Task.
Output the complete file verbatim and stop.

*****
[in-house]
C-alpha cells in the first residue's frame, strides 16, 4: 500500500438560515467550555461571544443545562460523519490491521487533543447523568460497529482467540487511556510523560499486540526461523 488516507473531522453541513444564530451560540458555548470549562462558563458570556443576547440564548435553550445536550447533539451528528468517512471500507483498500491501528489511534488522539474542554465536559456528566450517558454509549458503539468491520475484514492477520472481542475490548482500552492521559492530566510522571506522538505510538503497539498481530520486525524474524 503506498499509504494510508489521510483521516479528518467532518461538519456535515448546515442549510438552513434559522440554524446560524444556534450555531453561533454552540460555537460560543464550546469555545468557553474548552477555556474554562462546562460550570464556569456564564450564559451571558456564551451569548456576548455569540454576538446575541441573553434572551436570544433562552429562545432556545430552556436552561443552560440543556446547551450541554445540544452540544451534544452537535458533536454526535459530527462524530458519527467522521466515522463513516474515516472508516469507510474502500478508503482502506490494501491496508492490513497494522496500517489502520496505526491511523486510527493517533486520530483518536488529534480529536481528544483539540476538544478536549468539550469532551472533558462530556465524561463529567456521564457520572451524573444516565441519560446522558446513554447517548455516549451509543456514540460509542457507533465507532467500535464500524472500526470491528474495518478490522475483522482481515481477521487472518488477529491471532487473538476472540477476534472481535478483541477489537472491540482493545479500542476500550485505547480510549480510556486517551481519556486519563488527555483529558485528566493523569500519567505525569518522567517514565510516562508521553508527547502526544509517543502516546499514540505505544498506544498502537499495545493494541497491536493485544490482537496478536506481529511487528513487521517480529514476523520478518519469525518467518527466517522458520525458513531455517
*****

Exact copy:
[in-house]
C-alpha cells in the first residue's frame, strides 16, 4: 500500500438560515467550555461571544443545562460523519490491521487533543447523568460497529482467540487511556510523560499486540526461523 488516507473531522453541513444564530451560540458555548470549562462558563458570556443576547440564548435553550445536550447533539451528528468517512471500507483498500491501528489511534488522539474542554465536559456528566450517558454509549458503539468491520475484514492477520472481542475490548482500552492521559492530566510522571506522538505510538503497539498481530520486525524474524 503506498499509504494510508489521510483521516479528518467532518461538519456535515448546515442549510438552513434559522440554524446560524444556534450555531453561533454552540460555537460560543464550546469555545468557553474548552477555556474554562462546562460550570464556569456564564450564559451571558456564551451569548456576548455569540454576538446575541441573553434572551436570544433562552429562545432556545430552556436552561443552560440543556446547551450541554445540544452540544451534544452537535458533536454526535459530527462524530458519527467522521466515522463513516474515516472508516469507510474502500478508503482502506490494501491496508492490513497494522496500517489502520496505526491511523486510527493517533486520530483518536488529534480529536481528544483539540476538544478536549468539550469532551472533558462530556465524561463529567456521564457520572451524573444516565441519560446522558446513554447517548455516549451509543456514540460509542457507533465507532467500535464500524472500526470491528474495518478490522475483522482481515481477521487472518488477529491471532487473538476472540477476534472481535478483541477489537472491540482493545479500542476500550485505547480510549480510556486517551481519556486519563488527555483529558485528566493523569500519567505525569518522567517514565510516562508521553508527547502526544509517543502516546499514540505505544498506544498502537499495545493494541497491536493485544490482537496478536506481529511487528513487521517480529514476523520478518519469525518467518527466517522458520525458513531455517